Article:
Of course some contemporary communists (not only Trotskyists) will emphasise the unique evil of Stalin as the true reason for the purges, censorship, totalitarianism, “class liquidations”, bureaucracy, racism, etc. of the Soviet communist system. In fact there are many retrospective Marxist theories about the failures of the Soviet and other communist regimes. All of which exonerate Marxism and communism from any culpability whatsoever. (E.g., theories about the Soviet Union being a “deformed workers state” and what have you.)
Can the systematic failures of all socialist/Marxists systems be blamed on Stalin and other despots? Clearly not.
Instead the problem is inherent in Marxism itself. At least that’s what Michel Foucault came to believe.
Foucault once wrote:
“In the Gulag one sees not the consequences of any unhappy mistake, but the effects of the ‘truest’ of theories in the political order.”
In other words, we're mistaken to look elsewhere for the failures of all Marxist or communist systems. It's not really about “the cult of the leader”, the “invading white armies”, “Western imperialist pressure”, “economic contingencies”, etc.: it's about Marxism itself.
So in light of the Gulag, the purges, Pol Pot and Year Zero, the Cultural Revolution, millions of dead, etc.: instead of looking at revolutionary Marxism as a never-realised ideal: we should look at the ideal itself. That's where the problem is. Indeed it's very odd to look elsewhere after all this time and all those communist/Marxist failures and mistakes. And that's precisely why only Marxists themselves have always looked elsewhere for the heart of the problem.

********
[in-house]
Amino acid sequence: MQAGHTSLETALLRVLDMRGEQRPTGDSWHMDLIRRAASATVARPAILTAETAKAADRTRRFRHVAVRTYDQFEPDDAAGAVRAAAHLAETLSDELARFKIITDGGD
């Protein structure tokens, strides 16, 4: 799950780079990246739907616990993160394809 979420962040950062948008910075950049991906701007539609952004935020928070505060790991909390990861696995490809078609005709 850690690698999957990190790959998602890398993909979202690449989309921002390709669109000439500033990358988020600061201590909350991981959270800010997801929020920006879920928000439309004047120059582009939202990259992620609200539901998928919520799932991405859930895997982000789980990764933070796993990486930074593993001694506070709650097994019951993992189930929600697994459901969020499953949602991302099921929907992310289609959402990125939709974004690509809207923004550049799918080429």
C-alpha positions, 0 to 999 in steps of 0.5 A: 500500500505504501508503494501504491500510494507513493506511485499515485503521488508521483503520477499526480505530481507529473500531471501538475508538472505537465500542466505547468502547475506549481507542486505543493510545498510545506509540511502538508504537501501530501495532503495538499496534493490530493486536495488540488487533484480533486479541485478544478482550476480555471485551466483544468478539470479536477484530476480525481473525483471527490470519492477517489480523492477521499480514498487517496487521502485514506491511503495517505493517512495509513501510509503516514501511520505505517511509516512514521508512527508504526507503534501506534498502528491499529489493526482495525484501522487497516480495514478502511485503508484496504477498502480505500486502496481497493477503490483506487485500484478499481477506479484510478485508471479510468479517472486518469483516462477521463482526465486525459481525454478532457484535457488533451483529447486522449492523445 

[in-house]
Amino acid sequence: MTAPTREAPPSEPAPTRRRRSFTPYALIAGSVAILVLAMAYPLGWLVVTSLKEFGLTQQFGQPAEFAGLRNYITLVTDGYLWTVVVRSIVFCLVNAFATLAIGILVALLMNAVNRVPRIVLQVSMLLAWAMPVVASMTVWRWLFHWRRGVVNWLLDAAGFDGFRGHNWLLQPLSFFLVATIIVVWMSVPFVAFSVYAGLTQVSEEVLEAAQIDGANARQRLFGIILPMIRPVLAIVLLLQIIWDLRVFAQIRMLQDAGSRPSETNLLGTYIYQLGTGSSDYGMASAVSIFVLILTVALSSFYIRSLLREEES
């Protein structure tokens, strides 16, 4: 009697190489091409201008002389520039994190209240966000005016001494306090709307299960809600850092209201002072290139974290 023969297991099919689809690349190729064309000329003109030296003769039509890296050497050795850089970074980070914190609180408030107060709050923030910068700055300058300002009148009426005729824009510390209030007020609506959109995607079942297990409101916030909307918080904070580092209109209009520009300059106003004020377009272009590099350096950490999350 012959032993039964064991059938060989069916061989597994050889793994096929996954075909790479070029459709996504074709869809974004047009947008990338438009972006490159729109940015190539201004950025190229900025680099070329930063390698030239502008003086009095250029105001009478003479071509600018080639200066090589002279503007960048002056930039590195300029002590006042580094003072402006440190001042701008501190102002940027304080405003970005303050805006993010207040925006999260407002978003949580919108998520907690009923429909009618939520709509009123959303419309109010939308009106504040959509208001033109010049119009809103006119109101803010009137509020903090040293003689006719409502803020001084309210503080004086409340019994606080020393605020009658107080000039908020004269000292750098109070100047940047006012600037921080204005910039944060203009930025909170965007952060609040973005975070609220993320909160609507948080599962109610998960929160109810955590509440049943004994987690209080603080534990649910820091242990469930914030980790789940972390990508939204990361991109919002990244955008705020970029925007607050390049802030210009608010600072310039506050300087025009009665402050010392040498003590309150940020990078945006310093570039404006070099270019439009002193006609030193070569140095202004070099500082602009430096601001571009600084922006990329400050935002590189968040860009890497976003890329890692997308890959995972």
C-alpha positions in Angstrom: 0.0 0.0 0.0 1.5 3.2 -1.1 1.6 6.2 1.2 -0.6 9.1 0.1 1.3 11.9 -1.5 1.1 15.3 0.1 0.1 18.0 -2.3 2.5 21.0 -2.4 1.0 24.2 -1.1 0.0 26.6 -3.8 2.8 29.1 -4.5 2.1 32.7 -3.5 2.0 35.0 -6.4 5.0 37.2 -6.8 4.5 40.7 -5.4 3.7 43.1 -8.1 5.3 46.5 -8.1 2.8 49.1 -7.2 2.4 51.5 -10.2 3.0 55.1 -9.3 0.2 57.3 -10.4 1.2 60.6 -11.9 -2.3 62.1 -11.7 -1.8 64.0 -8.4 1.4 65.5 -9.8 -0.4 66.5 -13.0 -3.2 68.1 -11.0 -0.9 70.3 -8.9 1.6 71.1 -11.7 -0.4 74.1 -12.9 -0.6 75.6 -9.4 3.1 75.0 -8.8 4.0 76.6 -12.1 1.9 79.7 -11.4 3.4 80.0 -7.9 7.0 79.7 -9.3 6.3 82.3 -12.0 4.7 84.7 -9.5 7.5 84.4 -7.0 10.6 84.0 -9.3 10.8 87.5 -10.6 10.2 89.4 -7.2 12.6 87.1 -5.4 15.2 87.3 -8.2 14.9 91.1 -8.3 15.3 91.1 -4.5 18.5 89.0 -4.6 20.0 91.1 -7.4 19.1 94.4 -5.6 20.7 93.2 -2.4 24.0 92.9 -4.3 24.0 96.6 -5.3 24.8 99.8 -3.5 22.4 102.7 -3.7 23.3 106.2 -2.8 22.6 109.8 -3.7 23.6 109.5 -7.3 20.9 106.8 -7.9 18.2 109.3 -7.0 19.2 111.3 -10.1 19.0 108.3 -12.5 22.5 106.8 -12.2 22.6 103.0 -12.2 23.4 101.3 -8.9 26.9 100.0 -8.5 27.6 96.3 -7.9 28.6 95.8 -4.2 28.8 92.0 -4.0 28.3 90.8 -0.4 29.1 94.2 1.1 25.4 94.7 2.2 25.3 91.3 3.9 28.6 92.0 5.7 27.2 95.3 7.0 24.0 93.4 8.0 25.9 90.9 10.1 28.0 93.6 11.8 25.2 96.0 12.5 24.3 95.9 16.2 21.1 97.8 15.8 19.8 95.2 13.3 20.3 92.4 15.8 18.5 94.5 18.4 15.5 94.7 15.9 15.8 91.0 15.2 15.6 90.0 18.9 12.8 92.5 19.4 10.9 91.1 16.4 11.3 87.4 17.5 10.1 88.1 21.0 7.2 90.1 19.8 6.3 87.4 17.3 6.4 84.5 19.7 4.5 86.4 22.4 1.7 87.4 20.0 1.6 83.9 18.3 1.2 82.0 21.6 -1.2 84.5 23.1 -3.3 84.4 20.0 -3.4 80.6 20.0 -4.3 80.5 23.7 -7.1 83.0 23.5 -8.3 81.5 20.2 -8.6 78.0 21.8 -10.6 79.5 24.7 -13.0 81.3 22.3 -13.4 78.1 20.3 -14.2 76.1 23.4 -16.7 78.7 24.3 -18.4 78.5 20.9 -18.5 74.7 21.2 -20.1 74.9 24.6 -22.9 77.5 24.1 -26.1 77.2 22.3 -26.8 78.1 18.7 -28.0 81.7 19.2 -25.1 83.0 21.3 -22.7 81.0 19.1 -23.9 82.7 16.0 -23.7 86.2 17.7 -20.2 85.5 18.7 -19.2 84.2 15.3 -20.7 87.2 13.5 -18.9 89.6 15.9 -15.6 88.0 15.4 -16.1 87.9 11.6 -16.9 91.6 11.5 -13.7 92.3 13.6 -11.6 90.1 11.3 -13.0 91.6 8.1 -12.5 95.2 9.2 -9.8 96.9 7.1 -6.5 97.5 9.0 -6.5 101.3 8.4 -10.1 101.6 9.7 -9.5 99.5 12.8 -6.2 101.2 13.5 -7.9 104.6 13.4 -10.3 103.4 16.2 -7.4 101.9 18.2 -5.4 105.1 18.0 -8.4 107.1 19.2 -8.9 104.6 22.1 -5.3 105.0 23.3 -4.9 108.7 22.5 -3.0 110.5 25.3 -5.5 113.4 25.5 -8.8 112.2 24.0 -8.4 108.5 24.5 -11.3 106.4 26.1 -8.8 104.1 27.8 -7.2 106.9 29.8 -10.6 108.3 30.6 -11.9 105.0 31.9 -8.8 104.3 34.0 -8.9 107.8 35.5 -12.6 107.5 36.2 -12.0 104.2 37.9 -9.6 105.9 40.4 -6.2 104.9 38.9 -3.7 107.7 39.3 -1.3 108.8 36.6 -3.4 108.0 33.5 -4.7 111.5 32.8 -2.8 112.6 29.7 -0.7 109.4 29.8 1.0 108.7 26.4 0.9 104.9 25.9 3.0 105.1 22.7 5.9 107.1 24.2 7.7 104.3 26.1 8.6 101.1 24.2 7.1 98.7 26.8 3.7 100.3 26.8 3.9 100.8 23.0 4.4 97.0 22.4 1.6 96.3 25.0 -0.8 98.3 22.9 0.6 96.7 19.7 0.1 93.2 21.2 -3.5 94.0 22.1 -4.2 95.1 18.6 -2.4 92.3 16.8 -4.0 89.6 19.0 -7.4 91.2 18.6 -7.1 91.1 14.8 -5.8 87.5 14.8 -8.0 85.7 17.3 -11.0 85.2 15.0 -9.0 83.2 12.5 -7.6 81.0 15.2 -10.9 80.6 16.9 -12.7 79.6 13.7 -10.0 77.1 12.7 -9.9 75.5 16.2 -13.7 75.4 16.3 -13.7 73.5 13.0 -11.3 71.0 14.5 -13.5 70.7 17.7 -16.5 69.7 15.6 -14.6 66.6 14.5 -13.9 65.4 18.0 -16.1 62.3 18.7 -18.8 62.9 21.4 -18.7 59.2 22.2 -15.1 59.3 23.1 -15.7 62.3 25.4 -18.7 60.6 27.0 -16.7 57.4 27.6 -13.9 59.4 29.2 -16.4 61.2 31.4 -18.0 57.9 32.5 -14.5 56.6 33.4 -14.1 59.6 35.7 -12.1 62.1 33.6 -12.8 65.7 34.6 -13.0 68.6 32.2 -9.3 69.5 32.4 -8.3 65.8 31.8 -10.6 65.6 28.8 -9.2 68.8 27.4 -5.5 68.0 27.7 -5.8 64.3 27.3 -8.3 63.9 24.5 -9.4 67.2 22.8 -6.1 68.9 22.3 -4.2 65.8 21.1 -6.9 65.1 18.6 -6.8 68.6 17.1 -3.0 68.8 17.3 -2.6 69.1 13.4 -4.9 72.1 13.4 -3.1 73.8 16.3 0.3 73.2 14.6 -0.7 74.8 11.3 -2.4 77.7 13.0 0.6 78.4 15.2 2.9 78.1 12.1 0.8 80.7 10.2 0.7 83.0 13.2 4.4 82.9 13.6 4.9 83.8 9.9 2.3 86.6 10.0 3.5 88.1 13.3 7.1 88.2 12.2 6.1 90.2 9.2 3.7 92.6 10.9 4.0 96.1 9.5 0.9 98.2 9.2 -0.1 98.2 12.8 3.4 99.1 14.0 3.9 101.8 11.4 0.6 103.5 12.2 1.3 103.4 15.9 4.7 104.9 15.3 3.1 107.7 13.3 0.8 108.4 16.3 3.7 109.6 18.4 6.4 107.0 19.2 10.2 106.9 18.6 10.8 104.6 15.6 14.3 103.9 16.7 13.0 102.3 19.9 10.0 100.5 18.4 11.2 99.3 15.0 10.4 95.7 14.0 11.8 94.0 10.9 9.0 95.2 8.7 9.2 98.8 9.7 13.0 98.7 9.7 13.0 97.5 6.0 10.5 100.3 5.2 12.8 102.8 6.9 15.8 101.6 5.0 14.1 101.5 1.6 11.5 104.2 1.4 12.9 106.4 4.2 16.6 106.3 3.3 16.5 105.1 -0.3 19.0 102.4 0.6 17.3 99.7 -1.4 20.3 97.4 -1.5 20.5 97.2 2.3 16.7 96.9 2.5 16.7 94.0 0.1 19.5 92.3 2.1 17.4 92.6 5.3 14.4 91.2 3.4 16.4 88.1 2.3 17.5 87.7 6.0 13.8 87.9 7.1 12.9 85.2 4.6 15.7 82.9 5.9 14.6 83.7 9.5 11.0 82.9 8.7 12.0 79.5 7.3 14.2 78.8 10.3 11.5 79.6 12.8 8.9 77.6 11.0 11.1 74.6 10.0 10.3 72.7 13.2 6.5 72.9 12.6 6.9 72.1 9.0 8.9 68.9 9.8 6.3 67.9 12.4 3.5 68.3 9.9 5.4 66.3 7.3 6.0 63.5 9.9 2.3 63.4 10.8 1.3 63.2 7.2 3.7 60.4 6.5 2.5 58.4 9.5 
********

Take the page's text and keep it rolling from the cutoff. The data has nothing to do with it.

As a result of this, an open thinker will obviously reject the inherent harsh rigidities, diktats and totalitarianism of Marxism. So it will be no surprise to know that Foucault even went so outrageously far as to advice his students to open their minds (something a Marxist professor would never genuinely do) and read, of all things, the works of Frederick Hayek; whom contemporary Leftist automatons would regard as one of the granddaddies of today’s “neo-liberalism”. This alone would make contemporary Trotskyists and Communists reject Foucault (if not completely). Indeed he would certainly be classed as a “neo-liberal” for such academic openness. (Personal attacks and ad hominems can be found in nearly all Marx's own writing. Indeed it's full to the brim with viciousness and sarcasm: much of which is aimed at his fellow socialists and communists!)
Regardless of the tragic consequences of the free market, these economists and thinkers were libertarians – the exact opposite of communists and Trotskyists (from before Foucault’s day to our own). These people dared to make a blasphemous connection between the free market and individual liberty. They argued that economic freedom (though not only economic freedom) severely limited the power of the state. However, because all communists/International Socialists adore the state (their own state; not the ones they're fighting against) as much as any National Socialist (Nazi), they similarly hate libertarians as much as they hate what they call “Nazis” or “fascists” (i.e. everyone outside their tribe; unless a member of an ethnic minority).